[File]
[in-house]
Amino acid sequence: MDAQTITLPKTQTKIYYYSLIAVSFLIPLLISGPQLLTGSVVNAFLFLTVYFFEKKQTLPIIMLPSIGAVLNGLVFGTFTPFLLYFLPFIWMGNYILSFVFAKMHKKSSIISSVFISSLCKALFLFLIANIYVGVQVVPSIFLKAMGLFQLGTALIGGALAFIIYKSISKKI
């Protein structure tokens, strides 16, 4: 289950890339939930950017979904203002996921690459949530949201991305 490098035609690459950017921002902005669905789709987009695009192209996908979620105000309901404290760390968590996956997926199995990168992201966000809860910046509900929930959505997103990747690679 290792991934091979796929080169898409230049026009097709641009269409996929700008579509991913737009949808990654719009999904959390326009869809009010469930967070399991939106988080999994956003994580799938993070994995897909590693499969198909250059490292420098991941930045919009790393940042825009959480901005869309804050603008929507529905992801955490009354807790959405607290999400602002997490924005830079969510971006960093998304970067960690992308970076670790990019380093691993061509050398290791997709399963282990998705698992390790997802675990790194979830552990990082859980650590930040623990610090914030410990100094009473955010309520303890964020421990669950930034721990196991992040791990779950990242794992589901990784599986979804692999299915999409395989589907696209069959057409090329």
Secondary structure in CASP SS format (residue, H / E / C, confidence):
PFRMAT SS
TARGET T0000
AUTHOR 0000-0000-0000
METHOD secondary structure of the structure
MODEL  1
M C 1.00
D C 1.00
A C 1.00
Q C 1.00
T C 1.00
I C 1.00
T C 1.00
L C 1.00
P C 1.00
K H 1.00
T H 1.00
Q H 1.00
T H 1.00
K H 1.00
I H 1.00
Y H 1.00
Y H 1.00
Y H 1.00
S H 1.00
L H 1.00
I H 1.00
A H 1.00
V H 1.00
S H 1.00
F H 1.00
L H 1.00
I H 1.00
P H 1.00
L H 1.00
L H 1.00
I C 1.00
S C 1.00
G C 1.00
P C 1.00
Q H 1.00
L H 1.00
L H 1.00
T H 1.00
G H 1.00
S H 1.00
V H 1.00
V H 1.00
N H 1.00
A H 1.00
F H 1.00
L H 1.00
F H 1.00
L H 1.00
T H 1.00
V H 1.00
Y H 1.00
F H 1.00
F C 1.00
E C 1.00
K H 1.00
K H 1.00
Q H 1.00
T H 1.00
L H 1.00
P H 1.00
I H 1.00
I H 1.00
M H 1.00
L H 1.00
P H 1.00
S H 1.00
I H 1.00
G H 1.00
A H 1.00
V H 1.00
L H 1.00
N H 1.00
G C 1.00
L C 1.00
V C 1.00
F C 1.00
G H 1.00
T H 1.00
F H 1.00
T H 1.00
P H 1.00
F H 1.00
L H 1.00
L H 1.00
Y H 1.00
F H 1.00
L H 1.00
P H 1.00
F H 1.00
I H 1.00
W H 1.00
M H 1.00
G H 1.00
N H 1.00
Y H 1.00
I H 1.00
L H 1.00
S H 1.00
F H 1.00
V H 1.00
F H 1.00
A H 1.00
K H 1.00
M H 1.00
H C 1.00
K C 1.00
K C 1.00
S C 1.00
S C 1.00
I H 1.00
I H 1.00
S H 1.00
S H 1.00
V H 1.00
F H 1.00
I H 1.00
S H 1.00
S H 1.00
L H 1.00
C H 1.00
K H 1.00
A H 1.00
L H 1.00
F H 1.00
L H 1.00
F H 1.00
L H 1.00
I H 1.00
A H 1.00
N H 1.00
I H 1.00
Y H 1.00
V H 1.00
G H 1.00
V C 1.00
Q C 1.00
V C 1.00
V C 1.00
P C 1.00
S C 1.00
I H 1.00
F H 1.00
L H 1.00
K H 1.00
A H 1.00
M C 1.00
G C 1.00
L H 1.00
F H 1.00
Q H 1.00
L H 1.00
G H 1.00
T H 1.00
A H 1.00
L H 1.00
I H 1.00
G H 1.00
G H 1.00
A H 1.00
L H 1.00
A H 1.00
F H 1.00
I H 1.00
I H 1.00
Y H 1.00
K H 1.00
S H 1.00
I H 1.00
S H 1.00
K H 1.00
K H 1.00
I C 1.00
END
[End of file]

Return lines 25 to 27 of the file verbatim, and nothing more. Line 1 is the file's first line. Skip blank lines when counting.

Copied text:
Y H 1.00
Y H 1.00
Y H 1.00